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Johannesburg - Every holiday season some holiday makers are left homeless after discovering their perfect piece of holiday paradise was simply a scam, according to Michelle Dickens, managing director of TPN credit bureau.
"The preferred con to trick you out of your holiday home is perpetrated by the scam artist posing as the estate agent or landlord," warns Dickens
“If you are renting through a property portal it is common that the property will be rented property-unseen and without meeting the estate agent or landlord face-to-face. This is the most high risk scenario, so authenticating the contractibility of the landlord or estate agent is important."
She says consumers must be wary of the landlord or agent who only communicates with them electronically.
“Other factors that need to be considered which might suggest you are dealing with a scam artist are if the potential estate agent or landlord is only prepared to communicate with you via a cell phone number and not a landline number or if the email address you are communicating on is a free email address and not a business email address,” says Dickens.
Tips for protection
Dickens explains there are a number of procedures to follow that will protect you against a potential scam.
“If you are dealing with an estate agent, you should ensure that they are registered with the Estate Agents Affairs Board and this can be done by simply logging on to www.eeab.org.za, to confirm if the estate agent in question has a valid fidelity fund certificate for the current year," says Dickens.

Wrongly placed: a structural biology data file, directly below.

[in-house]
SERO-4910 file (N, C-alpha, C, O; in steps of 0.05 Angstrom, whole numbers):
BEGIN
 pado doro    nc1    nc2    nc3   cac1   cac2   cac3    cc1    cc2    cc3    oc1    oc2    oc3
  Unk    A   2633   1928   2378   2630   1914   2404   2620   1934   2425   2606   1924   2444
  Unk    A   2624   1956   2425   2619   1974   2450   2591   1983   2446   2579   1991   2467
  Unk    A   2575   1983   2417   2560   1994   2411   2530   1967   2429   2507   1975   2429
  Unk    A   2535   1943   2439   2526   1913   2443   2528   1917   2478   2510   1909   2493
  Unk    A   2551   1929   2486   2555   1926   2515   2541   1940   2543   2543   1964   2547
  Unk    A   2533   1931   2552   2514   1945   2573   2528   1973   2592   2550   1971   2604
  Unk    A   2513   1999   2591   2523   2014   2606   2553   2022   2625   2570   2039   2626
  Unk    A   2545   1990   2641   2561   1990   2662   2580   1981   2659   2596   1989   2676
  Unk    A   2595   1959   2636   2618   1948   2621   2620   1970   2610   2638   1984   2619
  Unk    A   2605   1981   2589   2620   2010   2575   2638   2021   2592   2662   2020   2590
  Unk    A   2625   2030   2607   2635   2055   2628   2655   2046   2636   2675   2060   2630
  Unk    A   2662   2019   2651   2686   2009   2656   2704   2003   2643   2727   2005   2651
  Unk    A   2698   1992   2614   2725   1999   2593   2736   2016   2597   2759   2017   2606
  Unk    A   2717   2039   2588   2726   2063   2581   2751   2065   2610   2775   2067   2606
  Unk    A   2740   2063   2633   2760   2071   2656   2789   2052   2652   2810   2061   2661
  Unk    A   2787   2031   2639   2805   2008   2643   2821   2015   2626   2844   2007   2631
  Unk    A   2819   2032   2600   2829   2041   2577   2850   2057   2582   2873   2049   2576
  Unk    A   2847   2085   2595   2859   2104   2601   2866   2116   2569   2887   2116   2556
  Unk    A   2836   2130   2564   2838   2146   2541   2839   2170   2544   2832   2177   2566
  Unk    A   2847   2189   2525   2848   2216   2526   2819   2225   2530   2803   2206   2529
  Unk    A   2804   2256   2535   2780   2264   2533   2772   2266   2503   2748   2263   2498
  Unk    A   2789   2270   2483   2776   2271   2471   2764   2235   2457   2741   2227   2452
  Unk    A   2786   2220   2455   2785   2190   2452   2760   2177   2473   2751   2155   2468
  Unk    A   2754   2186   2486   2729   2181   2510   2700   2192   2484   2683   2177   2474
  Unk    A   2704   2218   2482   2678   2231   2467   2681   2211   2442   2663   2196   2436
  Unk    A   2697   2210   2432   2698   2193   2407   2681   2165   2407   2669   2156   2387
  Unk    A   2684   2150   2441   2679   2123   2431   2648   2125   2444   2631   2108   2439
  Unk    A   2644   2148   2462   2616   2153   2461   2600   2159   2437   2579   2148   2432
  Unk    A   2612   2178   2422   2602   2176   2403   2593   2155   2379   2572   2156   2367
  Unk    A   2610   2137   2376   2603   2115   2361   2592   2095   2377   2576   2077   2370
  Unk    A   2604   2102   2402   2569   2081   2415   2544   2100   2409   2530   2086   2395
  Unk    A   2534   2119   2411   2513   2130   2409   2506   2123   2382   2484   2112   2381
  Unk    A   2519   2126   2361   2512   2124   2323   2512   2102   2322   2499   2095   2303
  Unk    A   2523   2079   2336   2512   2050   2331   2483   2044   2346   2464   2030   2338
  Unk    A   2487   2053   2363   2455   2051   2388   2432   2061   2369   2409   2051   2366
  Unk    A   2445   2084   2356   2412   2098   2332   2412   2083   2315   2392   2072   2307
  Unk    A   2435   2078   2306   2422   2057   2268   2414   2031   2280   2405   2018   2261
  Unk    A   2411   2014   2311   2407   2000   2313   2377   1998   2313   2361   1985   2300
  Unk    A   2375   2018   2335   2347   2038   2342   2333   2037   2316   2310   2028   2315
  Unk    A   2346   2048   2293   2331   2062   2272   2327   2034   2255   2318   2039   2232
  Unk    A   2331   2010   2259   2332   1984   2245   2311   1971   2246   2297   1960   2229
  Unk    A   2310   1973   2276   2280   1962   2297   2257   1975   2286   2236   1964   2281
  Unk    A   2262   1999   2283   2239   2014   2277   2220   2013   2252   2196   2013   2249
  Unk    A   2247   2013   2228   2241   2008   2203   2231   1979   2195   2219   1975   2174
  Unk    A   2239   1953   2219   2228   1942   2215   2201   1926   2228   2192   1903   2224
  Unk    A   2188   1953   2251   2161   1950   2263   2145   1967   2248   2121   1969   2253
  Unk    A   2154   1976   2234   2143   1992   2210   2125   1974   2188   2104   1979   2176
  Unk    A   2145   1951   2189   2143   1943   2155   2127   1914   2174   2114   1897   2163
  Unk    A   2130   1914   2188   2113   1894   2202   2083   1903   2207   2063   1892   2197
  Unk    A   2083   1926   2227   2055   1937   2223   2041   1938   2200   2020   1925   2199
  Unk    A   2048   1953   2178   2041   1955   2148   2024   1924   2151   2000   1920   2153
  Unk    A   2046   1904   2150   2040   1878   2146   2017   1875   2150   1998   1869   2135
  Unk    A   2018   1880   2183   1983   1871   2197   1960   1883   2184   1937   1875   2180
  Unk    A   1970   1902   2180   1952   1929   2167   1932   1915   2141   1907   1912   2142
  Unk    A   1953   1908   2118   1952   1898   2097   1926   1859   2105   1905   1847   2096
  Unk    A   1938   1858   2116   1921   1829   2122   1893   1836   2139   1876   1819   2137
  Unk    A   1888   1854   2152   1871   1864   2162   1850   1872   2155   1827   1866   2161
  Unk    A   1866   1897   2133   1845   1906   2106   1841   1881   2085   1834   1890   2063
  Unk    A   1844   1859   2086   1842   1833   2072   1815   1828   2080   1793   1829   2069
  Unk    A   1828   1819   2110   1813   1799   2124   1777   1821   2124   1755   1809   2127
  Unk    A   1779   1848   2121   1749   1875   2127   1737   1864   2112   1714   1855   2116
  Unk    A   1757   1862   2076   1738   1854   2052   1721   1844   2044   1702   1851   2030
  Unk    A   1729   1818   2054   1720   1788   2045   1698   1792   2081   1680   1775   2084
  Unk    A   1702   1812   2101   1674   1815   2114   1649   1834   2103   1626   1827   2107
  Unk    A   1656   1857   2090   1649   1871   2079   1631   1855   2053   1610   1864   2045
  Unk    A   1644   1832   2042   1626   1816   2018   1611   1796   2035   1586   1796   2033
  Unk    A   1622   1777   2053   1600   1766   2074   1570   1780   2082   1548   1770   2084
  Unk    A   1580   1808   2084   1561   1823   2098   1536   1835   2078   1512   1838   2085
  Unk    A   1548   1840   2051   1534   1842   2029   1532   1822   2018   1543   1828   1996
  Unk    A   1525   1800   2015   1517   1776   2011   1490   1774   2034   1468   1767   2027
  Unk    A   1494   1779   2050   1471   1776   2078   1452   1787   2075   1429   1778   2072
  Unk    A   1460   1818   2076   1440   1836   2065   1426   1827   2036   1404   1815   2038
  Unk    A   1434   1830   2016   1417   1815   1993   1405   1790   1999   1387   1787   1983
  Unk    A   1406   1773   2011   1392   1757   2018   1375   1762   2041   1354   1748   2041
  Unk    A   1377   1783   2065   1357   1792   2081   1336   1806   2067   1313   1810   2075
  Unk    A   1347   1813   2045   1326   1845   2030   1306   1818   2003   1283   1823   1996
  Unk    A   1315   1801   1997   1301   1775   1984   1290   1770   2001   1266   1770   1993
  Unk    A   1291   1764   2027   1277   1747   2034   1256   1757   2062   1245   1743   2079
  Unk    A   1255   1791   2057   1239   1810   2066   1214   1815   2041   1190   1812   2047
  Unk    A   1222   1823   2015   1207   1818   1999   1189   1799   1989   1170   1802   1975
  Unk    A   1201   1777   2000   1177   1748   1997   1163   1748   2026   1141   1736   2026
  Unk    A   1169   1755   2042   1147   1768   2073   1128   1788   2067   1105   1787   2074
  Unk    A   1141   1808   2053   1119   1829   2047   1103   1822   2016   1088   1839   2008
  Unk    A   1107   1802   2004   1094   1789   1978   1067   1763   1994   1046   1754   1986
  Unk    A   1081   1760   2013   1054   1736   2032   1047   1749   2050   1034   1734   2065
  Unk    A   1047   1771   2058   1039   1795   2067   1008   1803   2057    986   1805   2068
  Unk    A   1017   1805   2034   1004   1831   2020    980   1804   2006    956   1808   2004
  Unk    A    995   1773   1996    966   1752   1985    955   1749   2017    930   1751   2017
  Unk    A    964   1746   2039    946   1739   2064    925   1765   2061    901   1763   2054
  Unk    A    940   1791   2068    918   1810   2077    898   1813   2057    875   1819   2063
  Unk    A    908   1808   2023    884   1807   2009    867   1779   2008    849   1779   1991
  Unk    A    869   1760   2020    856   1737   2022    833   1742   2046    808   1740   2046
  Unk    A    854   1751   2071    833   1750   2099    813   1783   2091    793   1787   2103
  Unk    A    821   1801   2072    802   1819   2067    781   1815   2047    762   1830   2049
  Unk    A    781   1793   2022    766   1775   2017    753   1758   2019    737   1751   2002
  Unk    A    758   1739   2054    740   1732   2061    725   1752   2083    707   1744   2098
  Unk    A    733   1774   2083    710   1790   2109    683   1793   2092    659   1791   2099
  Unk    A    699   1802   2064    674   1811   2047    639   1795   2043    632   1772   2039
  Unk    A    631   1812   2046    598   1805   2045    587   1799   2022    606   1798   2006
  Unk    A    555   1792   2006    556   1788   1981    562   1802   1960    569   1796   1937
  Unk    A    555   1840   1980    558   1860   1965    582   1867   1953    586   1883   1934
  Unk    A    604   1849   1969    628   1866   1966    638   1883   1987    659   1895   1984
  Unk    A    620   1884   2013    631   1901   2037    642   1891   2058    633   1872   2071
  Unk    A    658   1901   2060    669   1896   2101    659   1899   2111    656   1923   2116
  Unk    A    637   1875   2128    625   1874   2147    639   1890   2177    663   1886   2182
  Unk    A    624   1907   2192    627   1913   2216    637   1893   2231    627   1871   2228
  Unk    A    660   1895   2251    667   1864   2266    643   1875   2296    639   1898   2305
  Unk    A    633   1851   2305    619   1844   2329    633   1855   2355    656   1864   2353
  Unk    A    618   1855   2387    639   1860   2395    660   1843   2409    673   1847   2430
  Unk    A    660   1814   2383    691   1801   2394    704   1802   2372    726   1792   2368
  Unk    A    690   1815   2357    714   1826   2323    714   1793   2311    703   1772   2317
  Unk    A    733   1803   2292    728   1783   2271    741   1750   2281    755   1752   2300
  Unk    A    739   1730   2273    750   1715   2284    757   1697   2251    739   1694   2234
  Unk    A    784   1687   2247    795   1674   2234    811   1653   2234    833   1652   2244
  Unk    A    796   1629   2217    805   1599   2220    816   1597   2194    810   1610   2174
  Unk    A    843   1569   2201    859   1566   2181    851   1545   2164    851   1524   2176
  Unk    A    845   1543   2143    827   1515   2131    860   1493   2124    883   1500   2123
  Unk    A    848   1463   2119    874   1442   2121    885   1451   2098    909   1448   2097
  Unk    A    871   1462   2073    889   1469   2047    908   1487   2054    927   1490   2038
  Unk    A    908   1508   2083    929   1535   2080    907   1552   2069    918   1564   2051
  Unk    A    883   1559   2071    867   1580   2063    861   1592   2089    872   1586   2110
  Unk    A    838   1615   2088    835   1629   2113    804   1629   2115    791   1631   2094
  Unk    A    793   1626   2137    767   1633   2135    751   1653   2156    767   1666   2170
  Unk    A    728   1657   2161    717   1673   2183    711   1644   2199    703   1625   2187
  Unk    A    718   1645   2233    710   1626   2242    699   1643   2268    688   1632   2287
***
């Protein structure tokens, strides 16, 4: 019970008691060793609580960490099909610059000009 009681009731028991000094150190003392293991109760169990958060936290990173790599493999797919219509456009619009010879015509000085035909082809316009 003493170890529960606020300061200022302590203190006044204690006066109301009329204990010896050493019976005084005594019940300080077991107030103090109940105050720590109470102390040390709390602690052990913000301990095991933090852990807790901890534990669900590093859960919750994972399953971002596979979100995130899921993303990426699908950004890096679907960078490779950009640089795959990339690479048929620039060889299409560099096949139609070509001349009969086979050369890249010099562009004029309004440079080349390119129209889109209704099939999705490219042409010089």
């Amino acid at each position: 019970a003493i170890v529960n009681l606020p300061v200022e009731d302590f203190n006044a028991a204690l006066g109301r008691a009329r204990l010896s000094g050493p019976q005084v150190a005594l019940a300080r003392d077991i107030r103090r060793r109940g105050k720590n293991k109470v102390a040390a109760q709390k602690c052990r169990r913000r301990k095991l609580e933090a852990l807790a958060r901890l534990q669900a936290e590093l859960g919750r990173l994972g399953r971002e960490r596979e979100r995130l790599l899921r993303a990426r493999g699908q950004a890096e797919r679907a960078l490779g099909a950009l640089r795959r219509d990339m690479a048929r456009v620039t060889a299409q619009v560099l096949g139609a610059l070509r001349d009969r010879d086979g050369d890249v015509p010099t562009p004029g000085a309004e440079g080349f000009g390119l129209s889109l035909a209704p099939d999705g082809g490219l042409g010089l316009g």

It is also a good idea to do a search on the estate agent's own website to see if they are in fact active within the area.
“I would also recommend doing a search of the actual property on Google Earth to validate the actual property that you are about to rent corresponds with the pictures you have seen on the website," suggests Dickens.
Another preventative measure is to ask the estate agent or landlord to provide additional pictures of the property which were not in the original advert.
"Doing a Google search on the landlord or estate agent that you are in contact with might also yield useful information about any previous cases having been reported in the media,” advises Dickens.
She says most banks will allow you to perform an online account verification on the account name and number.
“I strongly suggest approaching the bank to do an account verification before making payment to ensure the person you are about to release money to, is in actual fact the person you have been dealing with,” says Dickens.
Lastly, she suggests doing a deed search on the property the government’s www.deeds.gov.za website if it really seems to be high risk.
* Do you know of holiday home scams? Has it ever happened to you or someone you know? Share your story.